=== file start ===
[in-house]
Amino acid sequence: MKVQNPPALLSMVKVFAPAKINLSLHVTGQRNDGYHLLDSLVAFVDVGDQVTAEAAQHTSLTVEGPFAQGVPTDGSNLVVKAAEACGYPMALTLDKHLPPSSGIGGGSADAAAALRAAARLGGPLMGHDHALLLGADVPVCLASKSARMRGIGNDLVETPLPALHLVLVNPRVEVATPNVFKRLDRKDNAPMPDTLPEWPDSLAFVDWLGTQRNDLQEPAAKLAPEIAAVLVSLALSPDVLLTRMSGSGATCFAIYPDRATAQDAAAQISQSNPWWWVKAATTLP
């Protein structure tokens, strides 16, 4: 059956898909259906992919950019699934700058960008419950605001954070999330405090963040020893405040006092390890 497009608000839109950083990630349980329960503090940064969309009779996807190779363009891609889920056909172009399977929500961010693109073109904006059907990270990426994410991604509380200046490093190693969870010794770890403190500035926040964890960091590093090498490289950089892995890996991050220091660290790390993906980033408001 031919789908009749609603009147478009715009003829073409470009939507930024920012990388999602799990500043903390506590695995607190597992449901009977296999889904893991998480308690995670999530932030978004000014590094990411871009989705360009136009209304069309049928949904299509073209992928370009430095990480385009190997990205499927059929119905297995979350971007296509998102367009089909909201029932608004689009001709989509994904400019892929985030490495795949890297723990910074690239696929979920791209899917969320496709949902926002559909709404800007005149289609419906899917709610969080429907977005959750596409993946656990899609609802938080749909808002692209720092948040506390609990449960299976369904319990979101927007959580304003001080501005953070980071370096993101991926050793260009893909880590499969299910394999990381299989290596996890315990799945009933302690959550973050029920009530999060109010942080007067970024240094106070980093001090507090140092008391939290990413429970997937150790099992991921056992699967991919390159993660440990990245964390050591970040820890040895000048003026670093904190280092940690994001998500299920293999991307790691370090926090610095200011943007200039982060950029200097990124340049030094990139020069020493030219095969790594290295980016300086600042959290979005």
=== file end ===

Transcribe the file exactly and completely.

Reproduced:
[in-house]
Amino acid sequence: MKVQNPPALLSMVKVFAPAKINLSLHVTGQRNDGYHLLDSLVAFVDVGDQVTAEAAQHTSLTVEGPFAQGVPTDGSNLVVKAAEACGYPMALTLDKHLPPSSGIGGGSADAAAALRAAARLGGPLMGHDHALLLGADVPVCLASKSARMRGIGNDLVETPLPALHLVLVNPRVEVATPNVFKRLDRKDNAPMPDTLPEWPDSLAFVDWLGTQRNDLQEPAAKLAPEIAAVLVSLALSPDVLLTRMSGSGATCFAIYPDRATAQDAAAQISQSNPWWWVKAATTLP
């Protein structure tokens, strides 16, 4: 059956898909259906992919950019699934700058960008419950605001954070999330405090963040020893405040006092390890 497009608000839109950083990630349980329960503090940064969309009779996807190779363009891609889920056909172009399977929500961010693109073109904006059907990270990426994410991604509380200046490093190693969870010794770890403190500035926040964890960091590093090498490289950089892995890996991050220091660290790390993906980033408001 031919789908009749609603009147478009715009003829073409470009939507930024920012990388999602799990500043903390506590695995607190597992449901009977296999889904893991998480308690995670999530932030978004000014590094990411871009989705360009136009209304069309049928949904299509073209992928370009430095990480385009190997990205499927059929119905297995979350971007296509998102367009089909909201029932608004689009001709989509994904400019892929985030490495795949890297723990910074690239696929979920791209899917969320496709949902926002559909709404800007005149289609419906899917709610969080429907977005959750596409993946656990899609609802938080749909808002692209720092948040506390609990449960299976369904319990979101927007959580304003001080501005953070980071370096993101991926050793260009893909880590499969299910394999990381299989290596996890315990799945009933302690959550973050029920009530999060109010942080007067970024240094106070980093001090507090140092008391939290990413429970997937150790099992991921056992699967991919390159993660440990990245964390050591970040820890040895000048003026670093904190280092940690994001998500299920293999991307790691370090926090610095200011943007200039982060950029200097990124340049030094990139020069020493030219095969790594290295980016300086600042959290979005």